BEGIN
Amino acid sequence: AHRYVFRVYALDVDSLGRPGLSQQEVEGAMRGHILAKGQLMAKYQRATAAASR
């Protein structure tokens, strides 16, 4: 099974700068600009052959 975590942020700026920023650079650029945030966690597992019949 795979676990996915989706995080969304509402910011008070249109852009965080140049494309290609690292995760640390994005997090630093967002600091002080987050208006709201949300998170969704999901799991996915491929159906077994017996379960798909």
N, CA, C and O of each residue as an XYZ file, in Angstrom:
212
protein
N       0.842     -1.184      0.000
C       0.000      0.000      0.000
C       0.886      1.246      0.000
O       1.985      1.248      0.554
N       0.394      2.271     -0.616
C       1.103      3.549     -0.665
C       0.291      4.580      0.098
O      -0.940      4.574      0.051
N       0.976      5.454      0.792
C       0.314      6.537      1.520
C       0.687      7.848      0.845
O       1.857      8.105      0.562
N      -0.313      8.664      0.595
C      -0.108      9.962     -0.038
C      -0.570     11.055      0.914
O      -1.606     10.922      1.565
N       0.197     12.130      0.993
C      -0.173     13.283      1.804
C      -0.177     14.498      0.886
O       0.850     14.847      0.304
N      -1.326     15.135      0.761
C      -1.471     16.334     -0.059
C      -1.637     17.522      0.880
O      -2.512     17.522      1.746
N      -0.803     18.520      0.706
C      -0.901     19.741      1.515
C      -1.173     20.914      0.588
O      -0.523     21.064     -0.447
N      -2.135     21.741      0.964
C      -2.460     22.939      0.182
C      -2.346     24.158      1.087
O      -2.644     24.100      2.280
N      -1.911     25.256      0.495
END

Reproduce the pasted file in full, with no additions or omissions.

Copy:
Amino acid sequence: AHRYVFRVYALDVDSLGRPGLSQQEVEGAMRGHILAKGQLMAKYQRATAAASR
């Protein structure tokens, strides 16, 4: 099974700068600009052959 975590942020700026920023650079650029945030966690597992019949 795979676990996915989706995080969304509402910011008070249109852009965080140049494309290609690292995760640390994005997090630093967002600091002080987050208006709201949300998170969704999901799991996915491929159906077994017996379960798909």
N, CA, C and O of each residue as an XYZ file, in Angstrom:
212
protein
N       0.842     -1.184      0.000
C       0.000      0.000      0.000
C       0.886      1.246      0.000
O       1.985      1.248      0.554
N       0.394      2.271     -0.616
C       1.103      3.549     -0.665
C       0.291      4.580      0.098
O      -0.940      4.574      0.051
N       0.976      5.454      0.792
C       0.314      6.537      1.520
C       0.687      7.848      0.845
O       1.857      8.105      0.562
N      -0.313      8.664      0.595
C      -0.108      9.962     -0.038
C      -0.570     11.055      0.914
O      -1.606     10.922      1.565
N       0.197     12.130      0.993
C      -0.173     13.283      1.804
C      -0.177     14.498      0.886
O       0.850     14.847      0.304
N      -1.326     15.135      0.761
C      -1.471     16.334     -0.059
C      -1.637     17.522      0.880
O      -2.512     17.522      1.746
N      -0.803     18.520      0.706
C      -0.901     19.741      1.515
C      -1.173     20.914      0.588
O      -0.523     21.064     -0.447
N      -2.135     21.741      0.964
C      -2.460     22.939      0.182
C      -2.346     24.158      1.087
O      -2.644     24.100      2.280
N      -1.911     25.256      0.495